Ugochukwu Onyianta, originally from State College, is a recent transplant to Williamsport. He was drawn here by DyHard Entertainment, a new label and recording studio in the Pajama Factory.
Onyianta believes Williamsport is on the verge of a musical breakthrough, and he is excited to have found a home at DyHard.
"Musically, Pennsylvania is known for Philly and Pittsburgh. Our goal is to corner those two big cities eventually, but for now we're focusing on smaller college towns like Williamsport and State College," Onyianta said.
Onyianta believes that the local music scene is becoming more varied.
"Most people think the local music scene is just these little bands stuck playing at small venues. But we've got world-class talent coming out of here," he said.
He was originally drawn to the city after hearing the work of Chris Hayes, executive producer at DyHard.
"When I first heard about this place, I didn't believe that someone like Chris, who has worked with some major talents like J-Z and Dr. Dre, would be working out of a small town like Williamsport," Onyianta said.
"Then I came here and was blown away, every beat he mixes is better than the last. The quality of his work is incredible," Onyianta said.
The positive reaction Onyianta has received so far makes him confident that Williamsport is a the perfect base of operations for his career.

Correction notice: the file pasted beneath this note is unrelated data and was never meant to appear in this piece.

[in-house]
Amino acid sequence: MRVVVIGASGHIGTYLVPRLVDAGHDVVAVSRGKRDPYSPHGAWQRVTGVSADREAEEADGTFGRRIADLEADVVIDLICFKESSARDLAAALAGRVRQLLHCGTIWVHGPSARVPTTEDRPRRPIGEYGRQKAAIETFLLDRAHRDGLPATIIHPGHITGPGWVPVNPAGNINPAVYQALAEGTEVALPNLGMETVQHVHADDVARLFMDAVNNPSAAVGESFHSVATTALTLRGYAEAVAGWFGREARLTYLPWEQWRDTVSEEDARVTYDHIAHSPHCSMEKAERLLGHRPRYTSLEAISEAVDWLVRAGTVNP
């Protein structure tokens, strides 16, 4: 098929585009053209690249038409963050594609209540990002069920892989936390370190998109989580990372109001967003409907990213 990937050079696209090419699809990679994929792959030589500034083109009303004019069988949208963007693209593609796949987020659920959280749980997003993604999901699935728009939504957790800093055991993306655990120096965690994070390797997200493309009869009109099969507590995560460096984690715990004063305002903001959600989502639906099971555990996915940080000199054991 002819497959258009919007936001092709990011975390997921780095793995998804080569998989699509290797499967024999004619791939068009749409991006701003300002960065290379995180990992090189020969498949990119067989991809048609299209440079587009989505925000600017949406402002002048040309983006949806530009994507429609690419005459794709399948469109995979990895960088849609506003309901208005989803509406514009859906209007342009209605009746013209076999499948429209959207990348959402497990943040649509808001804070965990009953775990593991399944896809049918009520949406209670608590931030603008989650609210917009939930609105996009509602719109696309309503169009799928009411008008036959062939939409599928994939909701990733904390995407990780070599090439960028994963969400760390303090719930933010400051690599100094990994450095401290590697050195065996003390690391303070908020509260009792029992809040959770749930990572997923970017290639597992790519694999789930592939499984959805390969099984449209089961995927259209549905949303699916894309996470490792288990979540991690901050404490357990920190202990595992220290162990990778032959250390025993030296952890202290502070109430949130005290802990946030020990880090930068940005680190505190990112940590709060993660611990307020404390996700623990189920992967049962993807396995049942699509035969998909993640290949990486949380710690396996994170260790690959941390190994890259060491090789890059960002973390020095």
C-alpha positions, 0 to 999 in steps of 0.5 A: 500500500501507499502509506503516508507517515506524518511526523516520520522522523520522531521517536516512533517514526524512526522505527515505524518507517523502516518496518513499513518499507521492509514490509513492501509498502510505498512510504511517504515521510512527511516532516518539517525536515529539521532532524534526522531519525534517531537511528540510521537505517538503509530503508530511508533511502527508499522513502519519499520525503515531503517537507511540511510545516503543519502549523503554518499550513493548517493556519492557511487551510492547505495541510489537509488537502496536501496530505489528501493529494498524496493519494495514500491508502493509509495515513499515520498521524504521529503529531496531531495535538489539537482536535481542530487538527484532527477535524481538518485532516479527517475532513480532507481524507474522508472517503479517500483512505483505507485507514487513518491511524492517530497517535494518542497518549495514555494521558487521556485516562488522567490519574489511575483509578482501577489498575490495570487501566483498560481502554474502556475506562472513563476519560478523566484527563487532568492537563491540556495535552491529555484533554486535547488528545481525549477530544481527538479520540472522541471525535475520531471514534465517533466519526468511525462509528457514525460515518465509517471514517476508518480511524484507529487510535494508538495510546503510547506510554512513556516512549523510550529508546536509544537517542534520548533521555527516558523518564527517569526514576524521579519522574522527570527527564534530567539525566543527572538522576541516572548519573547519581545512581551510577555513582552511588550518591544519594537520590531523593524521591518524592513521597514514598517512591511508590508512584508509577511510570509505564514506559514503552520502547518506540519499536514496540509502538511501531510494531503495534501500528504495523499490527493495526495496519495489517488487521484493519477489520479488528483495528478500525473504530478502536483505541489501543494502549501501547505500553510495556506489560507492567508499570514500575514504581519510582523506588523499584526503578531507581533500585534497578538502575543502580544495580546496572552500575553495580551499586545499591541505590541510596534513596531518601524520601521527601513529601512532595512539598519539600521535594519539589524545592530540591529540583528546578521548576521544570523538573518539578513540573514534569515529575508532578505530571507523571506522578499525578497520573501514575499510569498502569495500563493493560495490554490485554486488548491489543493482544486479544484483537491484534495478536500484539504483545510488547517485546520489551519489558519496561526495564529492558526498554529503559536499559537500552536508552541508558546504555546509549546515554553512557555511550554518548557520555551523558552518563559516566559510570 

"When you see people on the street, they are talking about this studio. There's a lot of positive energy and forward momentum," he said.
"The following is gathering. The plan is to start here but the end goal is to take the industry by storm," he added.
Onyianta, who performs under the name "The U," released his first collection with his new label in April. He describes the project, titled "No Days Off," as a "mix tape of all-original music." It features several local artists also signed to the label, including feverCEZER and Ali-Z.
For Onyianta, this project served as a musical graduation, a step forward in his artistic journey.
"This mix tape is kind of the culmination of me taking the next step as an artist. When I began, I just rapped over beats. I didn't understand what a song is made up of, how to count bars and mix layers of sound. Now, I don't just make music, I make art," Onyianta said.